"THEY'RE LIKE TINY VELOCIRAPTORS..."
So, when F&B's ...friends? subservients? (don't even really remember their names at this point...I will have to fact check that later) are on their way to court, hilarity ensues. Suddenly they're both throwing up, and I'm actually laughing pretty hard. Of course Damien has his way, and throws their client's pilot under the bus...figuratively. He is thrown out as fodder so that the company can look better for it and be cleaned of his name. F&B decide this would set precedent for their time spent at the law firm if they just let it slide, and say HECK NAW, (or was it YEE-HAW!? oh well...) and Franklin sets out to take the fight to the boardroom while Bash ditches him--er--goes back to his trial proceedings.
"APPARENTLY A MAN CAN'T HAVE A POPPYSEED
COLONIC WITHOUT THE WHOLE WORLD CALLING!"
So, in the end, things are resolved, and Damien is made to look like a fool in front of his uncle. There's a few lines about possible upcoming plot lines (that sound awfully boring to me...hopefully I am wrong, though...) and it seems Bash's little rant about love struck a nerve with the jury, as they suddenly proclaimed the sad not-prostitute "Not Guilty"... But wait! Bash's ex has moved on, and is currently engaged! Cue the angsty feelings and awkward sing-along scene.
"I LOVE HEARING THOSE WORDS COMING OUT OF YOUR MOUTH."
So how did the pilot fare?
It seems as though it is one of a few shows lately trying to do a classic (read:overdone and boring) premise while maintaining a difference via eclectic characters. The important thing in shows like these (much like all shows of course!) is --Oh excuse me, I have to mute my tv, on access hollywood, they are pimping out Men of a Certain Age again--the acting. It is really important that the actors actually LOOK or SEEM eclectic, or unique... not just written to be... I see potential in this cast. Malcolm McDowell is exceptional in his role as the quirky co-founder of the oversized law firm. The agorophobe was exceptionally funny the whole time, and both of the main actors play to their strengths--playing arguably the same characters they have their entire careers, but hell that's what they do: dudes that practice law.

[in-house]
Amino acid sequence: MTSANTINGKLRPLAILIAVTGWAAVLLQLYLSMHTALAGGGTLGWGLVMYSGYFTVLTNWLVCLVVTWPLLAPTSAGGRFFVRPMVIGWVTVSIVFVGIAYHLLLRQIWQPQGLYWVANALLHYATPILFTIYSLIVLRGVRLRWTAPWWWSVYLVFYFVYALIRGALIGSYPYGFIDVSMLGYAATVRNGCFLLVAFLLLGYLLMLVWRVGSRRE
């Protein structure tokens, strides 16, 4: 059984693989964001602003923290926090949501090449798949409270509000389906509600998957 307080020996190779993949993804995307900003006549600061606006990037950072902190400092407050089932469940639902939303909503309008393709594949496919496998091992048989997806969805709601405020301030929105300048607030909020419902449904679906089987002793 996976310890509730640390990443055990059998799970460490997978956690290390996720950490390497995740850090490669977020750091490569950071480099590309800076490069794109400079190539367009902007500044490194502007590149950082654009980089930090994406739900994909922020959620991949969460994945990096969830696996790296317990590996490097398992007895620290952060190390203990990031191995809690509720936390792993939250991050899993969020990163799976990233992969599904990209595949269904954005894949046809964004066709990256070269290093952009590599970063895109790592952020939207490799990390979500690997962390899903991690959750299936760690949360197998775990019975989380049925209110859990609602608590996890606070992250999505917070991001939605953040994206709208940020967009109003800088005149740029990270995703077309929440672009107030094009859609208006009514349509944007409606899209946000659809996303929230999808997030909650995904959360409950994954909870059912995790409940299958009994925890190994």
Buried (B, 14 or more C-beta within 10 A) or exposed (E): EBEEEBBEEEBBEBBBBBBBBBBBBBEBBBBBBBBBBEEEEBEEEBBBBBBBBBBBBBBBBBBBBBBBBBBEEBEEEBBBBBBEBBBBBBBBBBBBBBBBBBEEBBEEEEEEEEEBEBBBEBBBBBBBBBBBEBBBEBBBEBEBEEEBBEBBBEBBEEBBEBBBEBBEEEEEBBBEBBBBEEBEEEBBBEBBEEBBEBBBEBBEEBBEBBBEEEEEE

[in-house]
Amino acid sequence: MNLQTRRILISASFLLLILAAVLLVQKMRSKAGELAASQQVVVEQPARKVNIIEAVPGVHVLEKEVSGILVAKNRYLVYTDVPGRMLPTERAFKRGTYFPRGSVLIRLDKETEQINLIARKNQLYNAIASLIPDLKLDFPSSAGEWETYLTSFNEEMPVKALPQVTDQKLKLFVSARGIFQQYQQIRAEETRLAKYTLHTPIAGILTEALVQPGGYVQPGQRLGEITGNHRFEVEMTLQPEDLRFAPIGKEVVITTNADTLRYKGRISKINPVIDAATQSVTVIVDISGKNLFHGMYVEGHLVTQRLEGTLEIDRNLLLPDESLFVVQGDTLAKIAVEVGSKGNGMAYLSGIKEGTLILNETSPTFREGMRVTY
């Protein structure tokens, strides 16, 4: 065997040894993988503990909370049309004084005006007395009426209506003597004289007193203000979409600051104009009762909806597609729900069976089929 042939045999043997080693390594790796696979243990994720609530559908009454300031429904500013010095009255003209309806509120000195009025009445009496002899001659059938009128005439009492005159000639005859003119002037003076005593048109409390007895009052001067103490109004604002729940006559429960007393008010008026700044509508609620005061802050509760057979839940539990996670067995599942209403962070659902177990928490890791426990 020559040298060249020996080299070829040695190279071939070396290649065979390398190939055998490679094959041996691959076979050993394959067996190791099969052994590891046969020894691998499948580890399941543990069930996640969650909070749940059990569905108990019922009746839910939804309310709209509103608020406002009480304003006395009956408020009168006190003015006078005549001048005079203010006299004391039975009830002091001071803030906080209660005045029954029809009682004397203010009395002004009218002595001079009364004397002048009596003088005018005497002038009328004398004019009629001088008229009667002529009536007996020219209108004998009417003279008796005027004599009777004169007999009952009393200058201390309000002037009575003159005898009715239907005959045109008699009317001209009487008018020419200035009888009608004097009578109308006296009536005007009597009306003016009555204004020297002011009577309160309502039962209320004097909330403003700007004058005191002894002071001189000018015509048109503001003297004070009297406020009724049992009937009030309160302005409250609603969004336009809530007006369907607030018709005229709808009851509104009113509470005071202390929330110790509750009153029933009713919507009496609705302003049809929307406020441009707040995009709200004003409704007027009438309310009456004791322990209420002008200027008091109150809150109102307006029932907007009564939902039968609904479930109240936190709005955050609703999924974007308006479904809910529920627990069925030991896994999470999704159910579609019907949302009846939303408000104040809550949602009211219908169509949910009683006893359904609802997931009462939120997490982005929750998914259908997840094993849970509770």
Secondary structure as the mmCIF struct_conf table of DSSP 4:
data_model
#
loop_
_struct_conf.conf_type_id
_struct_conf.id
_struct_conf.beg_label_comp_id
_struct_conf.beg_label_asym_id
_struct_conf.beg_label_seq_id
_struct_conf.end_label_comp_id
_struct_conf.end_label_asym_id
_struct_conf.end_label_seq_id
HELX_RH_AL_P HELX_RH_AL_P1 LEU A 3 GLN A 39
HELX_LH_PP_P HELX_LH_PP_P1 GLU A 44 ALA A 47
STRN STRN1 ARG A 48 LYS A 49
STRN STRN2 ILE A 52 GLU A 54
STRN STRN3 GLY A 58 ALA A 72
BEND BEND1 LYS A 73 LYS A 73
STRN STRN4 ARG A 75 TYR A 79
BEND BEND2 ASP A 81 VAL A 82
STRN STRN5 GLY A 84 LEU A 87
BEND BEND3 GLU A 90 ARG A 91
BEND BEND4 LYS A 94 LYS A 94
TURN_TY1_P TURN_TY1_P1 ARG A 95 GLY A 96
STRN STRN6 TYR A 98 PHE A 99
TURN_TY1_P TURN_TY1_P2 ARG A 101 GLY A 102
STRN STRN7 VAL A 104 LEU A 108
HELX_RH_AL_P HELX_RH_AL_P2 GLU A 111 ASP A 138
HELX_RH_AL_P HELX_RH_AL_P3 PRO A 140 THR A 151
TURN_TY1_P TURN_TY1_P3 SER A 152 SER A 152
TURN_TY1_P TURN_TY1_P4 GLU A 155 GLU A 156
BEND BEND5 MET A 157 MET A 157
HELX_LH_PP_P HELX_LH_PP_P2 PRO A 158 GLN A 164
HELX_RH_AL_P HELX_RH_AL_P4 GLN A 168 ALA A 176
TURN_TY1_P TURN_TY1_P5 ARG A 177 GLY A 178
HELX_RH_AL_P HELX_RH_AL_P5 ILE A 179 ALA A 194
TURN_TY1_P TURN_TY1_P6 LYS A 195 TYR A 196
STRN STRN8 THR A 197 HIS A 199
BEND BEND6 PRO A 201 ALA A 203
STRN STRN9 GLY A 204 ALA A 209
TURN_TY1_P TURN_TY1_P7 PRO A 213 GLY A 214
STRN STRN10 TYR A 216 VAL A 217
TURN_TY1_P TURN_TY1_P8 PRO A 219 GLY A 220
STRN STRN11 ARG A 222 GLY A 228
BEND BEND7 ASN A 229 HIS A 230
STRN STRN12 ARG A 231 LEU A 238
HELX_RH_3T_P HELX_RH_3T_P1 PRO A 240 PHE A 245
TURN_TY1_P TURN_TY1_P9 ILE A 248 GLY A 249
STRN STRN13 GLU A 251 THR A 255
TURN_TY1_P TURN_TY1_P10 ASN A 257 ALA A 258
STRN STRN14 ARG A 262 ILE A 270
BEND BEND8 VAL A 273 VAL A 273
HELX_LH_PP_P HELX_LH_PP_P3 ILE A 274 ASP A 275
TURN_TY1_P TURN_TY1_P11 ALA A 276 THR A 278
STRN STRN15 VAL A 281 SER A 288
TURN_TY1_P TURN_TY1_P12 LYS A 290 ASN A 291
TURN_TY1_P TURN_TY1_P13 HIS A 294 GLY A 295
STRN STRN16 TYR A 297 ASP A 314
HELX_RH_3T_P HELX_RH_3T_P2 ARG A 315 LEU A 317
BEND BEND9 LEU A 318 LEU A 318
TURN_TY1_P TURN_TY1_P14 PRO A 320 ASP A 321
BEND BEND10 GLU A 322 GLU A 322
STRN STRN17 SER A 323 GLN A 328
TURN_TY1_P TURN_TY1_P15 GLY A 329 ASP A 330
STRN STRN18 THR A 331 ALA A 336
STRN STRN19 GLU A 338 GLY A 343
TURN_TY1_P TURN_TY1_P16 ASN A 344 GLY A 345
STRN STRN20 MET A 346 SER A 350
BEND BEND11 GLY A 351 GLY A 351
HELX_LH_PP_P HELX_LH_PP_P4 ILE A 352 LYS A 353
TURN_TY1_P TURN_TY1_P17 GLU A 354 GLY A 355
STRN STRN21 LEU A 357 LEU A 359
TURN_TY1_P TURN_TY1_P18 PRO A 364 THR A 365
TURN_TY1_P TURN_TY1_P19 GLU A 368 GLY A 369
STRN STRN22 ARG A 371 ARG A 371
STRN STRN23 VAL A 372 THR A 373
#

While watching this, it became obvious to me (as I pointed out in the above paragraph) this show is doing the "quirky law firm" thing. There are a few other dramas I am aware of that are currently very similar in this broad definition: There's Harry's Law, a David E. Kelly show, where the ever-cynical Harriet Corn opens up a practically free law firm in the hood. It borderlines on over-preaching and cheesiness at times with its (seemingly) genuine heartfelt lessons learned, but Kathy Bates is spectacular in her role as Harry. Her one-liners could sink ships. In the other corner, we have "The Good Wife" which is possibly the most critically-acclaimed drama on network television. They have an unbelievable cast, and the writing is out of this world, which usually incorporates underplayed drama juxtaposed with quick twists and a ton of character development at every turn. Others include the outrageously twistedDamages, as well as USA's upcoming Suits. This can mean that it will either find a good niche on TNT or it may sputter out, much like Dark Blue did last season, or Gosseler's previous TNT drama Raising the Bar failed in its second season.
I personally enjoyed it. It has potential, as long as it tries to make the storyline less predictable, more interesting/ control the pop culture references, as they were kinda bleh / develop the characters, don't turn them into completely unwatchable assholes who keep falling for people they legitimately have no chance with, no matter what look those girls have in their eyes.
Episode 1.01 Rating:
*They obviously didn't actually say that. But they might as well have.